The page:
United Nations

HRC41: Freedom of Expression in Crimea

In a statement to the UN Human Rights Council (HRC41) on 10 July 2019, HRHF focused on freedom expression in Crimea which has deteriorated since the beginning of the Russian occupation of the peninsula.

Journalists, bloggers, and whistle-blowers are still under attack.  Many local journalists and Crimea-based media outlets have fled Crimea because of the threat to their life and health. In a side event yesterday, we heard of the case of Alona Savchuk, a Ukrainian journalist who was banned from entering Crimea for ten years in November 2018 as a result of her journalistic activities.

Those independent journalists and bloggers who have remained in Crimea, including citizen journalists, remain under constant threat of having their houses searched, equipment seized, or being detained arbitrarily.

Of course, journalists are not alone. Mumine Salieva, whose husband is in prison for political reasons, continues to face human rights violations, and she and her family have faced multiple house searches.

Broadcasting frequencies, including those which broadcasted Ukrainian FM radio, have been seized and switched to broadcasting Russian radio, and Ukrainian television channels have been replaced with Russian ones.

Media outlets have been obliged to register according to Russian law. Those demonstrating any form of disloyalty to the new authorities were not re-registered. Neither has freedom of expression online remained untouched, with dozens of  Ukrainian websites being either partially or totally blocked in Crimea.

Finally, early this year, the Russian parliament adopted new legislation targeting the “spreading of fake news”. The legislation allows for heavy fines and imprisonment for anyone who criticizes the government and distributes information, which the Russian authorities may consider as “fake news” with certain implications for Crimeans.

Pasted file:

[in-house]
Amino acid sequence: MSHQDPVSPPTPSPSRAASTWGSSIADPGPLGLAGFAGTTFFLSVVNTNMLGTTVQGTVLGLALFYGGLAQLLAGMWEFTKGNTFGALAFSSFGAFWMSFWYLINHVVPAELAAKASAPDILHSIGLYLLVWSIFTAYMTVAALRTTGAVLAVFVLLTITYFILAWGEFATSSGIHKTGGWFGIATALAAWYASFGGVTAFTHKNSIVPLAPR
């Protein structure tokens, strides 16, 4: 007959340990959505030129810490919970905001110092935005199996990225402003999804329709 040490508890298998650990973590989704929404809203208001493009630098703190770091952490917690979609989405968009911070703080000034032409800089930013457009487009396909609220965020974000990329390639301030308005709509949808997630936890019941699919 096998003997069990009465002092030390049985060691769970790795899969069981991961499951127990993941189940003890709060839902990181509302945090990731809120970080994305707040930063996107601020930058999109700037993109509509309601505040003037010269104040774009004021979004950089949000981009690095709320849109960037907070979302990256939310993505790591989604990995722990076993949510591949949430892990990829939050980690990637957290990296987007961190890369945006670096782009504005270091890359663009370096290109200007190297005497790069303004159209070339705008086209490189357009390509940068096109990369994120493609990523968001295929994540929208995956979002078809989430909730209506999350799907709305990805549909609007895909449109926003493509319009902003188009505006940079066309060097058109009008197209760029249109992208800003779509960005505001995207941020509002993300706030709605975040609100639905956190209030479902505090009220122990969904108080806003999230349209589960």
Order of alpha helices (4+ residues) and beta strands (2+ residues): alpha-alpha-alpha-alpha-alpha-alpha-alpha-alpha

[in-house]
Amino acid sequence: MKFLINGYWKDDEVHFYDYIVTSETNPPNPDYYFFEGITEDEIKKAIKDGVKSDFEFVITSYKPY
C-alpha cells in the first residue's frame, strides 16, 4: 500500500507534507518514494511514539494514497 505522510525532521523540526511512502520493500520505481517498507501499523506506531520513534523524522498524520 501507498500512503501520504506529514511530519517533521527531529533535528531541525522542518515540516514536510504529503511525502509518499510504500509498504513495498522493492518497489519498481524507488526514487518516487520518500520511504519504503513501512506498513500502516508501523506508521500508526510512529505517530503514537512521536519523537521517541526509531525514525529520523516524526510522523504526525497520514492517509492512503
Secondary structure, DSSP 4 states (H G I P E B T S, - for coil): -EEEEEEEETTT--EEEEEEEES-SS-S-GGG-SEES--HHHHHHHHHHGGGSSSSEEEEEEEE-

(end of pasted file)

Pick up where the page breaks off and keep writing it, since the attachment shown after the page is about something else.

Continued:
We ask the Deputy High Commissioner what her assessment is of the situation facing independent media in Crimea, and what steps should be taken by the Human Rights Council to better protect their rights.

Top photo: Human Rights House Foundation.


April 3, 2020

Concerns about responses by state authorities to the global COVID-19 crisis

The network of Human Rights Houses is concerned by recent actions on the part of state authorities across western and eastern Europe, the western Balkans, and the Caucasus in response to the escalating COVID-19 crisis. These actions, taken to combat the rising number of infections and deaths associated with COVID-19, raise questions about states’ commitments to civic freedoms and human rights.

April 1, 2020

Azerbaijani authorities must not continue to use COVID-19 pandemic to further crackdown on civil society

Human Rights House Foundation (HRHF) remains very concerned with a number of recent actions taken by the Azerbaijani authorities in response to the global COVID-19 pandemic.

March 27, 2020

«Свобода выражения мнений является фундаментальным правом каждого человека». Выступление адвоката Людмилы Казак

Беларусский дом прав человека публикует выступление в апелляционной инстанции Людмилы Казак, адвоката Ивана Комара, признанного политзаключенным.